The X-factor is the task force that the UF President convened to recommend a new policy for professors who want to testify in cases in which Florida is a party, which was charged to submit a preliminary recommendation by November 29. That new policy could end this dispute, depending on what it says and which of the distinct alleged constitutional defects it resolves. A court may not want to do anything with this complaint for a month, knowing that the situation will in three weeks and the complaint will go away or be materially changed. Perhaps the court will let the case sit until those further developments, especially since the plaintiffs do not need preliminary relief.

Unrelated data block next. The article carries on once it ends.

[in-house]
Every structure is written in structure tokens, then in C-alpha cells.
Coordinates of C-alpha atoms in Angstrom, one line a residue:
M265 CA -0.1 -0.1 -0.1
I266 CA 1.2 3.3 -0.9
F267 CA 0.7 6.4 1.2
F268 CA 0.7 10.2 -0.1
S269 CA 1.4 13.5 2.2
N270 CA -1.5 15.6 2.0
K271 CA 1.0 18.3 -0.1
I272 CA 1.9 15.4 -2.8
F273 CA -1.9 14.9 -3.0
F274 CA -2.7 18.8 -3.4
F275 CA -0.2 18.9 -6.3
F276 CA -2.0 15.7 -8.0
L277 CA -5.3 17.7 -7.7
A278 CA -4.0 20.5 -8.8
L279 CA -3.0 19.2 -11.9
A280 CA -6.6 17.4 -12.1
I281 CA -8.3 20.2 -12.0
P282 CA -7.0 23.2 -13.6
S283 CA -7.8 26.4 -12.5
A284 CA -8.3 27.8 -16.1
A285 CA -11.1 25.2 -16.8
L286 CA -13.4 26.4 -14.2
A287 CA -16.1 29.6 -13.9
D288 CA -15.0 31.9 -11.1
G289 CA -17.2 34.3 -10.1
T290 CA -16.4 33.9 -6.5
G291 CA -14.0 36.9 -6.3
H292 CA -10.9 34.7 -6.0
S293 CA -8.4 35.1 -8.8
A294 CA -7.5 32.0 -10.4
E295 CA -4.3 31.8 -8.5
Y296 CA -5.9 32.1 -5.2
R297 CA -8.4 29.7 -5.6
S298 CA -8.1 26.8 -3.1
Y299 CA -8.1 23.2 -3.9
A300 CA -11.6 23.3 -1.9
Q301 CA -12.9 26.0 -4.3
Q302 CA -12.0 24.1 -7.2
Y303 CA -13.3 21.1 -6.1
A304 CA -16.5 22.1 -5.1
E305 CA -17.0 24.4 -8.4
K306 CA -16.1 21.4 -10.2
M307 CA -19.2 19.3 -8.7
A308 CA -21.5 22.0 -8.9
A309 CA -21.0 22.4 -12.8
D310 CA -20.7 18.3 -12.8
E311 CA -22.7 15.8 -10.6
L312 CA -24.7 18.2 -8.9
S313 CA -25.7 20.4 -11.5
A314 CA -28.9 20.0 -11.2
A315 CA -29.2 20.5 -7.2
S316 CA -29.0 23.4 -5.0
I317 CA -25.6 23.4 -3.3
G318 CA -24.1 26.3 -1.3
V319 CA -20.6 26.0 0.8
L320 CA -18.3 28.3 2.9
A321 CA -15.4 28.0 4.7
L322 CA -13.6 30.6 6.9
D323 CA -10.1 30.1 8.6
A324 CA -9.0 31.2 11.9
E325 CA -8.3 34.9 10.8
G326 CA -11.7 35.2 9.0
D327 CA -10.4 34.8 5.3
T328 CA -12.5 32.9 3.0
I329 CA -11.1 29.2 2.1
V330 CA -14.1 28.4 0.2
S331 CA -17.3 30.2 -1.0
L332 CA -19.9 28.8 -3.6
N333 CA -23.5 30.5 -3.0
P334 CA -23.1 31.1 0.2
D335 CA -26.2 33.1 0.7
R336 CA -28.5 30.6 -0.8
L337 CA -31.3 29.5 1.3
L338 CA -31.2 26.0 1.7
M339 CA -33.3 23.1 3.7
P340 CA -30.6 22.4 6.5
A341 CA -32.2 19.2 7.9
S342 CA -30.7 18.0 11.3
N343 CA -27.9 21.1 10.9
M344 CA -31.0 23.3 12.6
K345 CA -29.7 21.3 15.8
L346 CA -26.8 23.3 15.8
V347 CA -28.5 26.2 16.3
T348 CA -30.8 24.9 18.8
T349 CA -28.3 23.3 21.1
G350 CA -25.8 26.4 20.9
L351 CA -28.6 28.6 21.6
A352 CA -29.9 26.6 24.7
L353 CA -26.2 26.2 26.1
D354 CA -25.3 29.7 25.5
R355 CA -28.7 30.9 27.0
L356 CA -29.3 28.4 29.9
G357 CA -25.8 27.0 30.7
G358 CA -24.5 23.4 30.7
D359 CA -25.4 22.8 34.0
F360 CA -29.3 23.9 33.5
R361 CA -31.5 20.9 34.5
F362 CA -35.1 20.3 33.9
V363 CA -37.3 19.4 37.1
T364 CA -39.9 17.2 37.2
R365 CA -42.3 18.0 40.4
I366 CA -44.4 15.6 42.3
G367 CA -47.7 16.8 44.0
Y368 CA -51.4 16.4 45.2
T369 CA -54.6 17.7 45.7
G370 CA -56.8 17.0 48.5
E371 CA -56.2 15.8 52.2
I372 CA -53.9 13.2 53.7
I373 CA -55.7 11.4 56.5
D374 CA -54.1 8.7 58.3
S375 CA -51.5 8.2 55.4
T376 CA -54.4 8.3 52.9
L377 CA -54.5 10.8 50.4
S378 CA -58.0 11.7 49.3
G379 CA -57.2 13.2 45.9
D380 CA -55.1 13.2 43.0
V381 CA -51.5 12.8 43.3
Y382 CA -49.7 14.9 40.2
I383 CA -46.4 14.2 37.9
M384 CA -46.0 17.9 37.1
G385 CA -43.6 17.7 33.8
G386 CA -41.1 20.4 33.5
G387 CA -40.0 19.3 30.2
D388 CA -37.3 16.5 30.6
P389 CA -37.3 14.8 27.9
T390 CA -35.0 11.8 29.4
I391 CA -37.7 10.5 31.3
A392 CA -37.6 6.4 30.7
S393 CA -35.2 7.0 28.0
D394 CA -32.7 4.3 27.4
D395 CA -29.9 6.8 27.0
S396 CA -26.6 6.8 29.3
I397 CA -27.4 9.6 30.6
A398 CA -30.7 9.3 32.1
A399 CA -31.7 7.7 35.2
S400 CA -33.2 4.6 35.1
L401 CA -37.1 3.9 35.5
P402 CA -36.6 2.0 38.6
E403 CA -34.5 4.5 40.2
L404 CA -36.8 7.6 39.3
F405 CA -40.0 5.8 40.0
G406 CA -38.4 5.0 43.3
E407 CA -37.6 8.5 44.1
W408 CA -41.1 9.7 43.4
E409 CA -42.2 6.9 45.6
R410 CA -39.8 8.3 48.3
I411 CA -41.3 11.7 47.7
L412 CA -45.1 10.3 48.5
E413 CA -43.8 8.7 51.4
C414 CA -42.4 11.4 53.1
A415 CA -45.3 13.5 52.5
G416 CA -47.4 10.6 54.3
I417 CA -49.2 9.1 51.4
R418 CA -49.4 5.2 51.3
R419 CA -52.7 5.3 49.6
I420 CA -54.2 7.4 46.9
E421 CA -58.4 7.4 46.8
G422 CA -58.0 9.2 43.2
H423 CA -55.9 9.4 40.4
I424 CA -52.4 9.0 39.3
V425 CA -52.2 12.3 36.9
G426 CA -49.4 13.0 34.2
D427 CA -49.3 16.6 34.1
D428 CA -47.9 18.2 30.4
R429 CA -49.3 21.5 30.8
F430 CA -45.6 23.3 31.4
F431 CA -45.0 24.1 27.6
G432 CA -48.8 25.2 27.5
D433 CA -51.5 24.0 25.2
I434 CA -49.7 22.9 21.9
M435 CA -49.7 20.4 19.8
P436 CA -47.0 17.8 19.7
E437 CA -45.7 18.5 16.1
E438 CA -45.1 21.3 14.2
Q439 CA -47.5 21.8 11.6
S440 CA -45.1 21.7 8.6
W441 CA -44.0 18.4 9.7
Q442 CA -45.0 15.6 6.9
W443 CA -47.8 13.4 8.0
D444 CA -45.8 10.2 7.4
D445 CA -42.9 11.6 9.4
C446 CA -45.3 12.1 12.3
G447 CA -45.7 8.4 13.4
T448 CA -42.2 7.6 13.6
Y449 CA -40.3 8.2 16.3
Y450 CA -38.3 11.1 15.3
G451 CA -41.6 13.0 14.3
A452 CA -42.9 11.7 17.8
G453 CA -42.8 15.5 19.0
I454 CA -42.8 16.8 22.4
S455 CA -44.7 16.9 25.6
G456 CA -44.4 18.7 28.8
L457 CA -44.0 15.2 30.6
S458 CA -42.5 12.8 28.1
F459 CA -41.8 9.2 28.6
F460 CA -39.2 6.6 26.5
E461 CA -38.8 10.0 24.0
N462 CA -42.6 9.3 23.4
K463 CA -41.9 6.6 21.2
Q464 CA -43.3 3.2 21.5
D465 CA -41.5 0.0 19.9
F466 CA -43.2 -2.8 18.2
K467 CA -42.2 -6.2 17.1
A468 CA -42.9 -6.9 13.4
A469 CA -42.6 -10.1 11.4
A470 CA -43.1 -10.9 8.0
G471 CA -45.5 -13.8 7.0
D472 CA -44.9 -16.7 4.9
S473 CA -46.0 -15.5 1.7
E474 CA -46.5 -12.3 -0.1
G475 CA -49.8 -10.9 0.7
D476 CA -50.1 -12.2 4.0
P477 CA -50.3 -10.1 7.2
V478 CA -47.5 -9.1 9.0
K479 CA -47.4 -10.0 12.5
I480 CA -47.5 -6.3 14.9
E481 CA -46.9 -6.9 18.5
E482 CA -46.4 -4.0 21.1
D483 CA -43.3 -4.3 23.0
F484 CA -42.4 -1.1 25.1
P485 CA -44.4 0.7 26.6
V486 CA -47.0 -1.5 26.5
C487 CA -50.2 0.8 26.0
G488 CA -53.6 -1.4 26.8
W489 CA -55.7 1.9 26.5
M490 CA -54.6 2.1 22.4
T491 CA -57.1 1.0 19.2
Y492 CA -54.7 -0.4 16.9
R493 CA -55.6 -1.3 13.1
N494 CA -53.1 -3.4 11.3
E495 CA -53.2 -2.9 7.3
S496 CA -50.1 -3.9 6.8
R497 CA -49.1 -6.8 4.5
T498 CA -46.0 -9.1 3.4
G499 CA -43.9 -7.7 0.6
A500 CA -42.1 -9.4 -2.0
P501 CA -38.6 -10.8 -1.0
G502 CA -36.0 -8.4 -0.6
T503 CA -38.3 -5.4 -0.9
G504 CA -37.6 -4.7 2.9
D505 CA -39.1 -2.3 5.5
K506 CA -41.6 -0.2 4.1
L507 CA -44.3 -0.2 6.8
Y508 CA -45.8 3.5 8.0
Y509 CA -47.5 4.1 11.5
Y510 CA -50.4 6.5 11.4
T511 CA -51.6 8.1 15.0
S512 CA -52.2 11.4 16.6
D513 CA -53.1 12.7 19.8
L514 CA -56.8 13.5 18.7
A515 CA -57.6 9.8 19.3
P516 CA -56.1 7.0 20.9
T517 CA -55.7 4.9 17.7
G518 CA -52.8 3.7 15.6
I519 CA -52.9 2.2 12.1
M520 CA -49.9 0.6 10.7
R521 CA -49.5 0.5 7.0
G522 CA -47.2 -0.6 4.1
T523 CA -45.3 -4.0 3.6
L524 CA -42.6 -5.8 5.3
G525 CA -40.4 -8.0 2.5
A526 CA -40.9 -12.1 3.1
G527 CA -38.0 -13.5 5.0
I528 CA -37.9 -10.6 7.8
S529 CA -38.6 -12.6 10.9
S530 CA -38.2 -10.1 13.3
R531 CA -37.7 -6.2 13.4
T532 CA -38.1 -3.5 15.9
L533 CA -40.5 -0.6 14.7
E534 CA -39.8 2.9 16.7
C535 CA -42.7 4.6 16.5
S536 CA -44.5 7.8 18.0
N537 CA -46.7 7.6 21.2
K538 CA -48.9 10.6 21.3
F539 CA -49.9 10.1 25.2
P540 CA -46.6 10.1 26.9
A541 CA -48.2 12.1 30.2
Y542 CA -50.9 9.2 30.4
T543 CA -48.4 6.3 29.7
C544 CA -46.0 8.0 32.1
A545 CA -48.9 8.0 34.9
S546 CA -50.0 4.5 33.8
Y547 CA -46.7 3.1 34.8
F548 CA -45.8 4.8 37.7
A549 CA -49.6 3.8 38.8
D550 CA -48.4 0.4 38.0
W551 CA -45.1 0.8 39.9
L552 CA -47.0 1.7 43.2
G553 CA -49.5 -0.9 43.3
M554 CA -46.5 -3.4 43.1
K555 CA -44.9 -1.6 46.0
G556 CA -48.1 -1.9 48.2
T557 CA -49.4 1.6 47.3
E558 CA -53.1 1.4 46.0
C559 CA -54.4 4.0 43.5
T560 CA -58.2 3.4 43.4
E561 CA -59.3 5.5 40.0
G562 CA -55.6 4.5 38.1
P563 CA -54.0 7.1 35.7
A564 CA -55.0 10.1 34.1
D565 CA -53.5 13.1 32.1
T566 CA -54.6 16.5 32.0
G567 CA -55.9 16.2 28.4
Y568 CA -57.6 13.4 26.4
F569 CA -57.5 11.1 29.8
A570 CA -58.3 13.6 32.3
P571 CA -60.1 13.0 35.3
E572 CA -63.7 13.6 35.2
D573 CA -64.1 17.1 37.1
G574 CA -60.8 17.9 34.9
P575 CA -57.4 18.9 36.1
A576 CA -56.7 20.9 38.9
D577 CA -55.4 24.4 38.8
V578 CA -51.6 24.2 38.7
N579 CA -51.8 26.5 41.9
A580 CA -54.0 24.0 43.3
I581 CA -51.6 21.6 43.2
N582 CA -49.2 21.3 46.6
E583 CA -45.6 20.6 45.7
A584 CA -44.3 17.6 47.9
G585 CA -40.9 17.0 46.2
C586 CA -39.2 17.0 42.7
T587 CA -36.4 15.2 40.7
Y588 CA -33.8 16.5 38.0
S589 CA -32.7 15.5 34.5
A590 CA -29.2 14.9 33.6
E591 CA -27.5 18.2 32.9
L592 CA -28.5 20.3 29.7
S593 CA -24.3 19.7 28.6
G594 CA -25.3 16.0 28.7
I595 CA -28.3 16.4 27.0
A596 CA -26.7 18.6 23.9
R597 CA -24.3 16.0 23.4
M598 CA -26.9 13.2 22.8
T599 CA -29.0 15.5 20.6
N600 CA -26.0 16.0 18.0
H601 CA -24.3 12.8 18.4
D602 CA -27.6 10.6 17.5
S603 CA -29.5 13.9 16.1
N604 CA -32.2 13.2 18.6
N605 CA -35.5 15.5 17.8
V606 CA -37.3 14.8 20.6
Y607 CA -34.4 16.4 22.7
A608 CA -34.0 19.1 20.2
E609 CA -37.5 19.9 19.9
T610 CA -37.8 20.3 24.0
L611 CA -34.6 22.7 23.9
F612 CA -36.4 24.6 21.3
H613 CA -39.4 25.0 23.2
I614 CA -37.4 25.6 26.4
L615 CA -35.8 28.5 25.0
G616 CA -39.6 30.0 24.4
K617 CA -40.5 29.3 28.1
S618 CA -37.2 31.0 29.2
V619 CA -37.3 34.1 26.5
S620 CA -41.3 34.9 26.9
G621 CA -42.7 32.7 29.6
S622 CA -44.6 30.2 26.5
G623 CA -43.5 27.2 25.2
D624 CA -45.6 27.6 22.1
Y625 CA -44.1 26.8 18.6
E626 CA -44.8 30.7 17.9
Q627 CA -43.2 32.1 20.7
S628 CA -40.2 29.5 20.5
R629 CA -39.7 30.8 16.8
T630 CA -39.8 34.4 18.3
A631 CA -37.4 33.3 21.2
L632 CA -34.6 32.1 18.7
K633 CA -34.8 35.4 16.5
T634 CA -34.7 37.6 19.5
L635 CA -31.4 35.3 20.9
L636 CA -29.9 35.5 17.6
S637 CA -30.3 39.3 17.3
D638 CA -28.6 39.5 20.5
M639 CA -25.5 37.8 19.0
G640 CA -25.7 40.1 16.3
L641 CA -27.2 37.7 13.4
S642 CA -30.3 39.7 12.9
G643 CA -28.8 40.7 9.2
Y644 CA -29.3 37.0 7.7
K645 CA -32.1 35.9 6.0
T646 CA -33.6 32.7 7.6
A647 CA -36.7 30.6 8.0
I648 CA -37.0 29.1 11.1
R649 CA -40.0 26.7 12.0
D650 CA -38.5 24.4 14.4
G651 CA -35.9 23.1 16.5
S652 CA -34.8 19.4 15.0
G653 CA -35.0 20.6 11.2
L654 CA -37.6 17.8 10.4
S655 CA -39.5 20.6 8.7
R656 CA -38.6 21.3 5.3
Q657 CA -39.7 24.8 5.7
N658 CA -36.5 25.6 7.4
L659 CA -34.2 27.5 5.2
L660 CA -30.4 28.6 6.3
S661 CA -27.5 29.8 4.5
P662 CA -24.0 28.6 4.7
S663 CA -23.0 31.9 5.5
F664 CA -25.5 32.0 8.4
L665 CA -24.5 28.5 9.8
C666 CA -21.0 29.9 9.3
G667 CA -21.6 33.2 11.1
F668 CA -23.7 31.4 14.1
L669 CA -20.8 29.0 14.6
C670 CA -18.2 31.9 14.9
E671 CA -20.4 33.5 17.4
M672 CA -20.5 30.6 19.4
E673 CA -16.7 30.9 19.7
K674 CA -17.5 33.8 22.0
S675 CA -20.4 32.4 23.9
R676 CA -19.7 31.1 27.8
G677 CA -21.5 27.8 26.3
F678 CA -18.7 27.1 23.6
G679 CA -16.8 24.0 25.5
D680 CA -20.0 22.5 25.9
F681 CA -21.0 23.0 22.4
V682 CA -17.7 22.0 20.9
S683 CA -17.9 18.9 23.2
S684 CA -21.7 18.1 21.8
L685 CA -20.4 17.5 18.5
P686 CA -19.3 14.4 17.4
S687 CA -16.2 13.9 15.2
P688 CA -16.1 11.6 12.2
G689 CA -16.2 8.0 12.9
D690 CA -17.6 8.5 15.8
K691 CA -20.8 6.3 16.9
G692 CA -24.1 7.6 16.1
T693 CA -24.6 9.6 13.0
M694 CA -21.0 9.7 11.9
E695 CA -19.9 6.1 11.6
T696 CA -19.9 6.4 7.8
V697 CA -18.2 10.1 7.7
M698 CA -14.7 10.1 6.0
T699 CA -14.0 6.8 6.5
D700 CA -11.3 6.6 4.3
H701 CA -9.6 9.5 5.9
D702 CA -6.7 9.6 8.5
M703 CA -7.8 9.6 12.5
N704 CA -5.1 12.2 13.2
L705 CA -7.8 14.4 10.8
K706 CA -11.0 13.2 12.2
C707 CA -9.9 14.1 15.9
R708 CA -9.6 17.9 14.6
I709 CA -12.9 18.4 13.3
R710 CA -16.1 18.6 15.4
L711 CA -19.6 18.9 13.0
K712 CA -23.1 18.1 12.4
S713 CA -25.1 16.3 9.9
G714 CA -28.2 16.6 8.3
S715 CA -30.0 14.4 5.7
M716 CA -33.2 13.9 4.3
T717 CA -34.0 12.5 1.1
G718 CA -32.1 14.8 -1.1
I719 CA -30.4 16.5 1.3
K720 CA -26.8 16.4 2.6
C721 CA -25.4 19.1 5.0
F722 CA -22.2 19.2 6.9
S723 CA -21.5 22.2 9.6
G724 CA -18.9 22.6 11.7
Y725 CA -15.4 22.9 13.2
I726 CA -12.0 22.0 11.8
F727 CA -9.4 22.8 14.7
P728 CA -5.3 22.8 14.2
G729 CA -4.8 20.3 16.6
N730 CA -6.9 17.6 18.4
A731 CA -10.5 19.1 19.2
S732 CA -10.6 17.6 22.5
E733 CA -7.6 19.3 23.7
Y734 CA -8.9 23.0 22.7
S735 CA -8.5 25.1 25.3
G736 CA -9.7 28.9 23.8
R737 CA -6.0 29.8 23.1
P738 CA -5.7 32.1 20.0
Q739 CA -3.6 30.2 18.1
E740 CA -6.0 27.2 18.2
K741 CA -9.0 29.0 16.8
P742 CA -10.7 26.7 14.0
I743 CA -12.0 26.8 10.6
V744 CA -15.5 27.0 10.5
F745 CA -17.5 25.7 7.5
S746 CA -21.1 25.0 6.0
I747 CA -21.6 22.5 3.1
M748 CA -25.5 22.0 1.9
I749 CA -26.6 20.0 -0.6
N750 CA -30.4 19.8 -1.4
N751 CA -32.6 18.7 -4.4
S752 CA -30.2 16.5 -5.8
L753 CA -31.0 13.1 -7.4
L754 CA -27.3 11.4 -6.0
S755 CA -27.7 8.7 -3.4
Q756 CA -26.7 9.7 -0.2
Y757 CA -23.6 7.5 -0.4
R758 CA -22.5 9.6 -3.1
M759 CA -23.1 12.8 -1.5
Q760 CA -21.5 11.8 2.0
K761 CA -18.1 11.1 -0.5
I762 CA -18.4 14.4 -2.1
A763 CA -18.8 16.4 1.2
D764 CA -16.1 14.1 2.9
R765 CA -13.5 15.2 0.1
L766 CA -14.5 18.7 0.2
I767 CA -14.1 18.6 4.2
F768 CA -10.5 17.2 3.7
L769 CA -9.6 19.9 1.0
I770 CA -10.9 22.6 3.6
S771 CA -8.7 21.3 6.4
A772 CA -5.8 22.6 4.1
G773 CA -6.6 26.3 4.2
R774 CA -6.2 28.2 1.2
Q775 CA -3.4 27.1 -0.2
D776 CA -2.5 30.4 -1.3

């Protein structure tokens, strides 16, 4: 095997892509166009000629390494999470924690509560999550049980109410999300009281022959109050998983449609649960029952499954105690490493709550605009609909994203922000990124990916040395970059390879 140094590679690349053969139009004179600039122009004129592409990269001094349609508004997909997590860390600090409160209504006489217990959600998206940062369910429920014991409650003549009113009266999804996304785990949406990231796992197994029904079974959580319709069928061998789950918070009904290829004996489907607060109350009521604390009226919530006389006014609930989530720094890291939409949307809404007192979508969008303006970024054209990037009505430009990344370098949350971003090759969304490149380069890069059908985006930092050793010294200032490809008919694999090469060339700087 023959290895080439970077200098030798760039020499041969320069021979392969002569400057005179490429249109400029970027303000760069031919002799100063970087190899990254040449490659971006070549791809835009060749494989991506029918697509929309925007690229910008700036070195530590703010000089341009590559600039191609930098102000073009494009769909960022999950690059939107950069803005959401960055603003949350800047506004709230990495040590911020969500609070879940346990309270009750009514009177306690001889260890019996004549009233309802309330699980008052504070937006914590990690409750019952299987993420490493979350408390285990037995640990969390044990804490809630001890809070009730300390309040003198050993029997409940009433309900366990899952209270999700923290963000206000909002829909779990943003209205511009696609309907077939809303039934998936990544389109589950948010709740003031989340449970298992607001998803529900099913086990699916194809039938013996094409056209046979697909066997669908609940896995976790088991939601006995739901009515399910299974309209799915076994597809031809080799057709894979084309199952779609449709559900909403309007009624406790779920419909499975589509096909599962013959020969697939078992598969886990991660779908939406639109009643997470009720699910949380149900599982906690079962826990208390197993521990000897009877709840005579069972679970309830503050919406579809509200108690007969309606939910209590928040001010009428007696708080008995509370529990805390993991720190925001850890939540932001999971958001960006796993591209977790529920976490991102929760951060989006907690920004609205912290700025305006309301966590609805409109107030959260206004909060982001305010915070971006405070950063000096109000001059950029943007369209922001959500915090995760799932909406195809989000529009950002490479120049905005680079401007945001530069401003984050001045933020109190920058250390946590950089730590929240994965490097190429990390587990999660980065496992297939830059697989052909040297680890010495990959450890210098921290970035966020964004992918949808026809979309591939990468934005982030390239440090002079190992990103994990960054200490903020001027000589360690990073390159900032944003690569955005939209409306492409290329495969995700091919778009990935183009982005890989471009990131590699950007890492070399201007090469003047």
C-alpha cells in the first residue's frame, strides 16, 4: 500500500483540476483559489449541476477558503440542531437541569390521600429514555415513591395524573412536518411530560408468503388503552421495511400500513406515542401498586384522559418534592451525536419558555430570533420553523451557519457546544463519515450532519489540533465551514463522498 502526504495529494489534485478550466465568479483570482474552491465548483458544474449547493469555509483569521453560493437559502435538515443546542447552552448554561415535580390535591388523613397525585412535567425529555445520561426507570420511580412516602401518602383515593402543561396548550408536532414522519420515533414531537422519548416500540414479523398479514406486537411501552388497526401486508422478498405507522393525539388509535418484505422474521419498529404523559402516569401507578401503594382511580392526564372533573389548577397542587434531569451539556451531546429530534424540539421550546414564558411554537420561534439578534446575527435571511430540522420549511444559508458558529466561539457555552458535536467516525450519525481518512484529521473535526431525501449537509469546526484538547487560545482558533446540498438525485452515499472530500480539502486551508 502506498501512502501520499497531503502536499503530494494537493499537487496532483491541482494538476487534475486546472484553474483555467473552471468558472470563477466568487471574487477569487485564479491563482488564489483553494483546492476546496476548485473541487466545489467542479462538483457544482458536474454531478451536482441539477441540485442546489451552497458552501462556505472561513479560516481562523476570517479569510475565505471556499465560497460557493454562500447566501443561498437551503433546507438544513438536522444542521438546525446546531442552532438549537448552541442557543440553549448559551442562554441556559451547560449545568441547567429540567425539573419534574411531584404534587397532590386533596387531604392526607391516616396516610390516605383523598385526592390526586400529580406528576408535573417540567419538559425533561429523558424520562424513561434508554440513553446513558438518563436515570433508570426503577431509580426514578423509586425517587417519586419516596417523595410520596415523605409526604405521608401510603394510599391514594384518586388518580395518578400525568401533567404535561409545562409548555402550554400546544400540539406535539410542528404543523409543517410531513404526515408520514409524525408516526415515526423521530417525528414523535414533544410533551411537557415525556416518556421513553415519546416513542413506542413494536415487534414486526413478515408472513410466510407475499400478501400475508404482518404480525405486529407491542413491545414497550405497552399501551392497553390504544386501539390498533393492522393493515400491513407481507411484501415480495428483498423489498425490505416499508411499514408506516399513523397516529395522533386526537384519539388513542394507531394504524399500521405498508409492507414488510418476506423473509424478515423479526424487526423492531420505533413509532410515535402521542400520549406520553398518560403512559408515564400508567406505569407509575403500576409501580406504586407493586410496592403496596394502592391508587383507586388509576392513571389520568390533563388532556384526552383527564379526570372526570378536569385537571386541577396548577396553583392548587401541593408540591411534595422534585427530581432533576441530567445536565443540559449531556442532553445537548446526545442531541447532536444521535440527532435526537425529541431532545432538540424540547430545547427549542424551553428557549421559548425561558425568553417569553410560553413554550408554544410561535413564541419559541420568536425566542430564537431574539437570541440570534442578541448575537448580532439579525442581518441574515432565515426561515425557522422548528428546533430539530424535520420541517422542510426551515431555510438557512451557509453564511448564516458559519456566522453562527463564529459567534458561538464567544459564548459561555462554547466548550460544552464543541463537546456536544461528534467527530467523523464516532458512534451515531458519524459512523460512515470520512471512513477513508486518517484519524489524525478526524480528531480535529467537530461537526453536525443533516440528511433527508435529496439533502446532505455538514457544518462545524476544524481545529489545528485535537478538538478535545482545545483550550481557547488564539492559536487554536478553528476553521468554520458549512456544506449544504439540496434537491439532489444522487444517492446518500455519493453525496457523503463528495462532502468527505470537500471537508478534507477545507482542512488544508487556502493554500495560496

Finally, not to (again) beat a dead horse: But how much simpler would it be for a court to say "your First Amendment rights are not being violated in this situation, so you lose your claim"?

Posted by Howard Wasserman on November 6, 2021 at 11:33 AM in Civil Procedure, Constitutional thoughts, First Amendment | Permalink | Comments (2)

Thursday, November 04, 2021

JOTWELL: Pfander on Bray & Miller on equity

The new Courts Law essay comes from James Pfander (Northwestern), reviewing Samuel L. Bray & Paul Miller, Getting Into Equity, 97 Notre Dame L. Rev. (forthcoming 2022), including a shout-out to the SB8 litigation on everyone's mind.

Posted by Howard Wasserman on November 4, 2021 at 02:20 PM in Article Spotlight, Civil Procedure, Howard Wasserman | Permalink | Comments (0)

Tuesday, November 02, 2021

Limiting principles